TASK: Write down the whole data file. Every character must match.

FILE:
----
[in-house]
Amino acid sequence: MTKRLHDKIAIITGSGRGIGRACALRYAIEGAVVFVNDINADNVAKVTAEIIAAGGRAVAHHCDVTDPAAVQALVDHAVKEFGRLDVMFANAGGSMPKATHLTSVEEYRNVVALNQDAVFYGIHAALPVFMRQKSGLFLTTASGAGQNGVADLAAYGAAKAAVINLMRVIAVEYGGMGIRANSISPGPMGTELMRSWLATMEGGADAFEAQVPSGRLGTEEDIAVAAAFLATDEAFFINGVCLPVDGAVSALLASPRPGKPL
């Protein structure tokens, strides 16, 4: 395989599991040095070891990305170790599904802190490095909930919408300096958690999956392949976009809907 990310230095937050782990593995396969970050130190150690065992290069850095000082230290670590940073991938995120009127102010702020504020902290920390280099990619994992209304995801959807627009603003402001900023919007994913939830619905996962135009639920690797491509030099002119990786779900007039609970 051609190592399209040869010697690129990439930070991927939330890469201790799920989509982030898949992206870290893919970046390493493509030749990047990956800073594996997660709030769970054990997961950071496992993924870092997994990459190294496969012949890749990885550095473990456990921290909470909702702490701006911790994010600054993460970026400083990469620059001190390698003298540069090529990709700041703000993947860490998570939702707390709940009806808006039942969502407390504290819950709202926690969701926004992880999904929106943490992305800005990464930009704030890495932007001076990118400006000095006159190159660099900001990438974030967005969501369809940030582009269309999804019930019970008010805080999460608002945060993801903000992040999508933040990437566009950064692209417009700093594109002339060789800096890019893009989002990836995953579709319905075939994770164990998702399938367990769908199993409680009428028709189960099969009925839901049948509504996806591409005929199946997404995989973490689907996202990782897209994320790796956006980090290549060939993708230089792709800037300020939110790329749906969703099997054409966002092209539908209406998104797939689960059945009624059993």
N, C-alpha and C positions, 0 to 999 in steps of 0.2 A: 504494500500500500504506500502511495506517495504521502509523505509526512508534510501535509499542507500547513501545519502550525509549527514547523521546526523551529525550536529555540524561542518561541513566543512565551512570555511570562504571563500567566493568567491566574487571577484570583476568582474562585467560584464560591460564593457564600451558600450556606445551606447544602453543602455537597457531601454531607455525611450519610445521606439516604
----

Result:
[in-house]
Amino acid sequence: MTKRLHDKIAIITGSGRGIGRACALRYAIEGAVVFVNDINADNVAKVTAEIIAAGGRAVAHHCDVTDPAAVQALVDHAVKEFGRLDVMFANAGGSMPKATHLTSVEEYRNVVALNQDAVFYGIHAALPVFMRQKSGLFLTTASGAGQNGVADLAAYGAAKAAVINLMRVIAVEYGGMGIRANSISPGPMGTELMRSWLATMEGGADAFEAQVPSGRLGTEEDIAVAAAFLATDEAFFINGVCLPVDGAVSALLASPRPGKPL
């Protein structure tokens, strides 16, 4: 395989599991040095070891990305170790599904802190490095909930919408300096958690999956392949976009809907 990310230095937050782990593995396969970050130190150690065992290069850095000082230290670590940073991938995120009127102010702020504020902290920390280099990619994992209304995801959807627009603003402001900023919007994913939830619905996962135009639920690797491509030099002119990786779900007039609970 051609190592399209040869010697690129990439930070991927939330890469201790799920989509982030898949992206870290893919970046390493493509030749990047990956800073594996997660709030769970054990997961950071496992993924870092997994990459190294496969012949890749990885550095473990456990921290909470909702702490701006911790994010600054993460970026400083990469620059001190390698003298540069090529990709700041703000993947860490998570939702707390709940009806808006039942969502407390504290819950709202926690969701926004992880999904929106943490992305800005990464930009704030890495932007001076990118400006000095006159190159660099900001990438974030967005969501369809940030582009269309999804019930019970008010805080999460608002945060993801903000992040999508933040990437566009950064692209417009700093594109002339060789800096890019893009989002990836995953579709319905075939994770164990998702399938367990769908199993409680009428028709189960099969009925839901049948509504996806591409005929199946997404995989973490689907996202990782897209994320790796956006980090290549060939993708230089792709800037300020939110790329749906969703099997054409966002092209539908209406998104797939689960059945009624059993």
N, C-alpha and C positions, 0 to 999 in steps of 0.2 A: 504494500500500500504506500502511495506517495504521502509523505509526512508534510501535509499542507500547513501545519502550525509549527514547523521546526523551529525550536529555540524561542518561541513566543512565551512570555511570562504571563500567566493568567491566574487571577484570583476568582474562585467560584464560591460564593457564600451558600450556606445551606447544602453543602455537597457531601454531607455525611450519610445521606439516604